America is a democracy and a republic
After reading the letters to the letters to the editor I found some interesting questions were raised. 1) Is the U.S. a democracy or a republic? And 2) Abolishing the electoral college or voting directly?
Regarding No. 1 As Eugene Volokh, a constitutional scholar and professor at the UCLA school of law writes - the answer to number one is the U.S. is both a republic and a democracy. â€śJohn Adams used the term â€śrepresentative democracyâ€ť in 1794; so did Noah Webster in 1785; Thomas Jefferson in 1815.â€ť
â€śJames Wilson, one of the main drafters of the Constitution and one of the first Supreme Court justices, defended the Constitution in 1787 by speaking of three forms of government being the â€śmonarchical, artistocratical, and democratical,â€ť and said that in a democracy the sovereign power is â€śinherent in the people, and is either exercised by themselves or by their representatives.â€ť
â€śâ€¦when people in the framing era were discussing popular government as opposed to government in which the bulk of the people had no voice, they often used â€śdemocracyâ€ť (or â€śdemocratic or democraticalâ€ť) to mean â€śnot monarchy or despotism or aristocraticalâ€ť with the â€śdemo-â€ś referring to popular control (what would become Lincolnâ€™s â€śgovernment of the people, for the people and by the peopleâ€ť). But when they were discussing government as opposed to direct government, they often used â€śdemocracyâ€ť or â€śpure democracyâ€ť to mean â€śnot representative government,â€ť with the â€śdemoâ€ť referring to popular decision making.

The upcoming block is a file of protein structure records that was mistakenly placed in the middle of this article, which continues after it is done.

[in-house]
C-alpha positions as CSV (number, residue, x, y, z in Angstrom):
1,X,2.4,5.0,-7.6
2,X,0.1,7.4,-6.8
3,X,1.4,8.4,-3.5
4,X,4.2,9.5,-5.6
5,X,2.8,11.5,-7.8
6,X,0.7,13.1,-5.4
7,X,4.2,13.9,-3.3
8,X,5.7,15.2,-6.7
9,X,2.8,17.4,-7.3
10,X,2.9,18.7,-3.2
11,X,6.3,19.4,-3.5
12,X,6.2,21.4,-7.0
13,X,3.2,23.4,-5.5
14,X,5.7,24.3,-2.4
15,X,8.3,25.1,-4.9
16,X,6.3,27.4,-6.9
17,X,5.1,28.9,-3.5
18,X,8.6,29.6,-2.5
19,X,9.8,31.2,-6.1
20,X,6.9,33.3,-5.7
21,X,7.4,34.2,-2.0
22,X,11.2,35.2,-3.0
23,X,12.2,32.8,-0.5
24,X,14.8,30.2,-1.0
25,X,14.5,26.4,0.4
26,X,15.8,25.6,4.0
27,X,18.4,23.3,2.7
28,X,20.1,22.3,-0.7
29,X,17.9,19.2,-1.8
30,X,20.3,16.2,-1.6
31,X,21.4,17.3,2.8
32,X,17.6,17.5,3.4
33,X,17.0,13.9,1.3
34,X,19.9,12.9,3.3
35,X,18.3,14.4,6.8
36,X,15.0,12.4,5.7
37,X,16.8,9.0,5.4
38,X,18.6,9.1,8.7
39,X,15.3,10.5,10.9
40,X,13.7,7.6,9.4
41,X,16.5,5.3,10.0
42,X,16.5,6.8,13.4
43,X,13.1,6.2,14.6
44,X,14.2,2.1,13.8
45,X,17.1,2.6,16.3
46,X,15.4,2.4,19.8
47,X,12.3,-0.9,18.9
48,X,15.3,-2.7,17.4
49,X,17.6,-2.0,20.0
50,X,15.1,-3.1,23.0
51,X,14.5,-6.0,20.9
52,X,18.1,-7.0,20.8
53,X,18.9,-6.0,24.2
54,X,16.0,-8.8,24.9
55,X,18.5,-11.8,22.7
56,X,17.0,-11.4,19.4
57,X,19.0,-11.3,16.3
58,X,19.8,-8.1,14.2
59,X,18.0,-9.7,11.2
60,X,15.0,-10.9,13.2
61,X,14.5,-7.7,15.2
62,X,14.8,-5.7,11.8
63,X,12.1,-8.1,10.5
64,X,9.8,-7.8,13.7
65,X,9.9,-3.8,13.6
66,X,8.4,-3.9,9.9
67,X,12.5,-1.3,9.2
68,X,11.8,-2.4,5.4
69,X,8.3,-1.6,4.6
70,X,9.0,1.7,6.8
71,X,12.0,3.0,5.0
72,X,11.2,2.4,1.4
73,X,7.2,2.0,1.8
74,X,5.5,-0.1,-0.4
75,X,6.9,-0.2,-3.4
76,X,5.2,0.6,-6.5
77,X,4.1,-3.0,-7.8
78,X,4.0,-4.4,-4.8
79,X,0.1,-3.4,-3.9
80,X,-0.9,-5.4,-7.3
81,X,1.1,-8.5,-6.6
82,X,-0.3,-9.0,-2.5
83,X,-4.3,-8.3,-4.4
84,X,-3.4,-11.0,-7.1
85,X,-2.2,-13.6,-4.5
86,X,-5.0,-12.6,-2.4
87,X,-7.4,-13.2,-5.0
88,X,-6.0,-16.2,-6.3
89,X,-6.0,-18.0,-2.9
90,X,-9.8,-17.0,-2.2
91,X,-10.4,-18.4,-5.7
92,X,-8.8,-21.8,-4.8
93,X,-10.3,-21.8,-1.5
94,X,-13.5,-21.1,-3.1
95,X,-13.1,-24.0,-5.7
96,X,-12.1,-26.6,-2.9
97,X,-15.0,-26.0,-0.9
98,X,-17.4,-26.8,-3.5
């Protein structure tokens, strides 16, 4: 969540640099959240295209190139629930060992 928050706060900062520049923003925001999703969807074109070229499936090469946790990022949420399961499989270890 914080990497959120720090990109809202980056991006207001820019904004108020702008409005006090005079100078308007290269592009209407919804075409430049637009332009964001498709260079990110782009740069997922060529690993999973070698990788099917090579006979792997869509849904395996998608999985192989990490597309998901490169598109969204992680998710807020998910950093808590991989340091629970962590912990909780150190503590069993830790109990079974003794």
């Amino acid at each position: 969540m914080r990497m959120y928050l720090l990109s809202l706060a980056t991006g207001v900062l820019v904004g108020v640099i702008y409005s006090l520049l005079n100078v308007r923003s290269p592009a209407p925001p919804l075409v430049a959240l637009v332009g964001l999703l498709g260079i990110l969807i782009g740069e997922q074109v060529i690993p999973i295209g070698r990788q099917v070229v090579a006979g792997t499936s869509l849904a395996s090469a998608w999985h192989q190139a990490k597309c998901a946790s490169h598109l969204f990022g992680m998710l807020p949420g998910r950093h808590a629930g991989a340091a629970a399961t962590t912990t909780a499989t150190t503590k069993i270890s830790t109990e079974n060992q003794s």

The same is so today, America is a democracy, in that it is not a monarchy or a dictatorship.â€ť
As for No. 2 abolishing the Electoral College and voting directly. Many believe abolishing the electoral college allows for every vote cast to be counted to elect a president. From NPR: â€śUnder the current system, voters in each state cast their ballots for electors, of which 270 are necessary to win. So itâ€™s possible for a candidate to win more votes overall across the country than a rival but not be inaugurated because of insufficient support from the Electoral College: a scenario that has occurred twice in the past two decades.â€ť
The problem is that abolishing the Electoral College wonâ€™t happen any time soon. â€śFully overhauling the way the president is selected would take a Constitutional amendment, which would require the votes of two-thirds of the U.S. House of Representatives, two-thirds of the Senate, and three-fourths of the states.â€ť Amendments have been made to the electoral college system but it takes a while to get them through Congress â€“ in 1972 the 26th amendment went through the fastest â€“ in 100 days, the 27th amendment was adopted in 1992.
It may be that the longing to keep the Electoral College is to keep things the way they have always been. In the past three and a half years there has been so much upheaval and division promulgated by the current president and the GOP I believe there is a longing to not change things.
Yet, I am reminded of a partial quote by Ernest Hemingway â€śThe world breaks everyone and afterward many are strong at the broken places.
â€” Sue Roupp, Rib Lake